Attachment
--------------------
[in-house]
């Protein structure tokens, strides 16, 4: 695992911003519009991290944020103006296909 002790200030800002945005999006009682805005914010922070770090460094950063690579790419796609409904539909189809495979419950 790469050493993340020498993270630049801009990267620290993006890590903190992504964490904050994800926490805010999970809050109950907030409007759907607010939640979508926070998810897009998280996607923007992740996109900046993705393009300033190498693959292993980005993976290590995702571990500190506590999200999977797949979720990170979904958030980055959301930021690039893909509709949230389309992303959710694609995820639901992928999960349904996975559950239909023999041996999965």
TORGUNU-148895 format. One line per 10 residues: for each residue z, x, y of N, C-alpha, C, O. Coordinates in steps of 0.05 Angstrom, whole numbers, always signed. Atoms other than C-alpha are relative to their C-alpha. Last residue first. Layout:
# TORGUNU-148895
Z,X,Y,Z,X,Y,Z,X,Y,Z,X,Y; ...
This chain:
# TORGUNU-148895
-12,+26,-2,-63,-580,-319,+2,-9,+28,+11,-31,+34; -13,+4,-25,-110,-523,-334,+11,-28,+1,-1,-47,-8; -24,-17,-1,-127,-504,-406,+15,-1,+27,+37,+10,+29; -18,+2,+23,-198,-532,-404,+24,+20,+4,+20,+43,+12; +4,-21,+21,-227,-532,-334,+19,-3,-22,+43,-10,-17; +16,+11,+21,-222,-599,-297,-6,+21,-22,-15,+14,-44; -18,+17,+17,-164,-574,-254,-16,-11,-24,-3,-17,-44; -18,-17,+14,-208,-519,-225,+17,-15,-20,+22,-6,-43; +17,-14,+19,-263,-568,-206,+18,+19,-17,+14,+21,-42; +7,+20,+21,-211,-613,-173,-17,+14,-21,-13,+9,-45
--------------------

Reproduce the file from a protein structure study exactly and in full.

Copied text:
[in-house]
């Protein structure tokens, strides 16, 4: 695992911003519009991290944020103006296909 002790200030800002945005999006009682805005914010922070770090460094950063690579790419796609409904539909189809495979419950 790469050493993340020498993270630049801009990267620290993006890590903190992504964490904050994800926490805010999970809050109950907030409007759907607010939640979508926070998810897009998280996607923007992740996109900046993705393009300033190498693959292993980005993976290590995702571990500190506590999200999977797949979720990170979904958030980055959301930021690039893909509709949230389309992303959710694609995820639901992928999960349904996975559950239909023999041996999965």
TORGUNU-148895 format. One line per 10 residues: for each residue z, x, y of N, C-alpha, C, O. Coordinates in steps of 0.05 Angstrom, whole numbers, always signed. Atoms other than C-alpha are relative to their C-alpha. Last residue first. Layout:
# TORGUNU-148895
Z,X,Y,Z,X,Y,Z,X,Y,Z,X,Y; ...
This chain:
# TORGUNU-148895
-12,+26,-2,-63,-580,-319,+2,-9,+28,+11,-31,+34; -13,+4,-25,-110,-523,-334,+11,-28,+1,-1,-47,-8; -24,-17,-1,-127,-504,-406,+15,-1,+27,+37,+10,+29; -18,+2,+23,-198,-532,-404,+24,+20,+4,+20,+43,+12; +4,-21,+21,-227,-532,-334,+19,-3,-22,+43,-10,-17; +16,+11,+21,-222,-599,-297,-6,+21,-22,-15,+14,-44; -18,+17,+17,-164,-574,-254,-16,-11,-24,-3,-17,-44; -18,-17,+14,-208,-519,-225,+17,-15,-20,+22,-6,-43; +17,-14,+19,-263,-568,-206,+18,+19,-17,+14,+21,-42; +7,+20,+21,-211,-613,-173,-17,+14,-21,-13,+9,-45